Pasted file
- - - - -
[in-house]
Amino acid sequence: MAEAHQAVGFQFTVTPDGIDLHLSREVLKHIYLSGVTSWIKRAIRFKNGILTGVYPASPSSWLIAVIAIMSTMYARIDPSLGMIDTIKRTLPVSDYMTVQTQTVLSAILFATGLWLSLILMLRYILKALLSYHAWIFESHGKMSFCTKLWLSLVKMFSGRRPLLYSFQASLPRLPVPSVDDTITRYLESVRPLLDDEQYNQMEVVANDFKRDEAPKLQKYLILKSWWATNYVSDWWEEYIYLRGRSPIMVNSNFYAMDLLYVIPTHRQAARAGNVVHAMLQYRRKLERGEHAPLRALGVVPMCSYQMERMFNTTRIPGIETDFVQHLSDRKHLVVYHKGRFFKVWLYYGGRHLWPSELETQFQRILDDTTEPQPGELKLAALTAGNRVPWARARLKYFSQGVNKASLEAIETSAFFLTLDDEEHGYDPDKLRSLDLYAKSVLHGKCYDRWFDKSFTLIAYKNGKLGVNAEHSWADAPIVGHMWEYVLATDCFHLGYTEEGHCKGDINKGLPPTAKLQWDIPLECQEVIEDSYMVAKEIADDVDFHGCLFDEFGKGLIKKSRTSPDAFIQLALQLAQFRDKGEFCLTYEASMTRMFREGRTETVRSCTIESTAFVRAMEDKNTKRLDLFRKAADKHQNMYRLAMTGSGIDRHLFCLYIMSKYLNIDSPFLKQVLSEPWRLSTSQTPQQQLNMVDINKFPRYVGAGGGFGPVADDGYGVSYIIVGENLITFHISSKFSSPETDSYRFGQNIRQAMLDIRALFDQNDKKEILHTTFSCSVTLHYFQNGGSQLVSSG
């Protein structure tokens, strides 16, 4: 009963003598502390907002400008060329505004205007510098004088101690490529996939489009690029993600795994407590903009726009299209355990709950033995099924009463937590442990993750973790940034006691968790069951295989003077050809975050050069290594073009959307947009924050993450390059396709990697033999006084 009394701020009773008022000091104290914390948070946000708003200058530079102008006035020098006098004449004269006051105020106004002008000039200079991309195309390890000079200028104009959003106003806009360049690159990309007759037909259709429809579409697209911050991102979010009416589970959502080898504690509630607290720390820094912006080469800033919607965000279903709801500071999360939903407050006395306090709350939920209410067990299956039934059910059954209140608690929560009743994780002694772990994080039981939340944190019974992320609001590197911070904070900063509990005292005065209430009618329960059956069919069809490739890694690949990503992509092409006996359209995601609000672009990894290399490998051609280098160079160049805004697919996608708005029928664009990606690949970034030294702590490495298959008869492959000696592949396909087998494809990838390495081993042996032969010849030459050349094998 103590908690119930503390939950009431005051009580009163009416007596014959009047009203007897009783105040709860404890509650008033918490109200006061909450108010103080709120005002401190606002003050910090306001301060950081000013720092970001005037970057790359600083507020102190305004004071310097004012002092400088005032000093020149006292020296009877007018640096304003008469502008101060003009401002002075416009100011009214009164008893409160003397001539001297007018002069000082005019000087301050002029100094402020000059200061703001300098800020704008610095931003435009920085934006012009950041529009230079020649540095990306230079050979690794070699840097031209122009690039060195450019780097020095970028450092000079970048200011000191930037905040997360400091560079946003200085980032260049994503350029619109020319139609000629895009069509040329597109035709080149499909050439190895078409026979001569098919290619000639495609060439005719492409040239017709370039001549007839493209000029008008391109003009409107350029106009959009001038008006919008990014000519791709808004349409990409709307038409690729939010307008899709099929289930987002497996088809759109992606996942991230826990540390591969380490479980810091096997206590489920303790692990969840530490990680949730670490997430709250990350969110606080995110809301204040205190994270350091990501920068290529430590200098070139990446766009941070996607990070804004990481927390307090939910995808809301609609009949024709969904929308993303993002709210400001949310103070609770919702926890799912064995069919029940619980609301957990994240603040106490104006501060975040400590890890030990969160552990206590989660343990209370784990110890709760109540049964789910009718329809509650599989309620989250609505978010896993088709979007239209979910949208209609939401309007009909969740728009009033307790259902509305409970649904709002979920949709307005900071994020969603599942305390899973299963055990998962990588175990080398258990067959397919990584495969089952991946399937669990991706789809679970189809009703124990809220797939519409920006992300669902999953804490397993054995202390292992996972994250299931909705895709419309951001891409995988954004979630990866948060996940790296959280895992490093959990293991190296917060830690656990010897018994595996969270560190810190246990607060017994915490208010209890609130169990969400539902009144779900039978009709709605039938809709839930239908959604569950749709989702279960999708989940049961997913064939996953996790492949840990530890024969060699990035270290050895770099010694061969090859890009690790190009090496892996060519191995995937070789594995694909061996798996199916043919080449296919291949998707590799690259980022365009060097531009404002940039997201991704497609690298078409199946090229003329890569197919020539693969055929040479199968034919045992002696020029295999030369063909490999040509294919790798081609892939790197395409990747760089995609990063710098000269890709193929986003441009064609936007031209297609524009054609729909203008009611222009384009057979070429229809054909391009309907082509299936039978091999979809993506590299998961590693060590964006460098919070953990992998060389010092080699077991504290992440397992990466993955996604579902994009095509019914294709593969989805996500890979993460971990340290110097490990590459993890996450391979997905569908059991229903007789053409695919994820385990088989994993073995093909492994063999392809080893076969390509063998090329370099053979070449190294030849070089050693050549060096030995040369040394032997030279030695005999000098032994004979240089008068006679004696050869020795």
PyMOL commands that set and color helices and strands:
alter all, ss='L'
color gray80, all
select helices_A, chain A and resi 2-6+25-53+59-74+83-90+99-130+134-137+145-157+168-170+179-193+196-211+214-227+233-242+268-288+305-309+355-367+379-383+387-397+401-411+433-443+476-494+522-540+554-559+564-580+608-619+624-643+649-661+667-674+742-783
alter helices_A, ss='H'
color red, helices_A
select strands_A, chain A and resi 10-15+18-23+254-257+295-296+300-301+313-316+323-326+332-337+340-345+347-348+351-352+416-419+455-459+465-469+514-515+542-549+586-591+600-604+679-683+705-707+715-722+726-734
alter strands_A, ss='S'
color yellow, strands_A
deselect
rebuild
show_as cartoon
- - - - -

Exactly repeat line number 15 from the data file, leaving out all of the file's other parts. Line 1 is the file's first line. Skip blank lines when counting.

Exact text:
show_as cartoon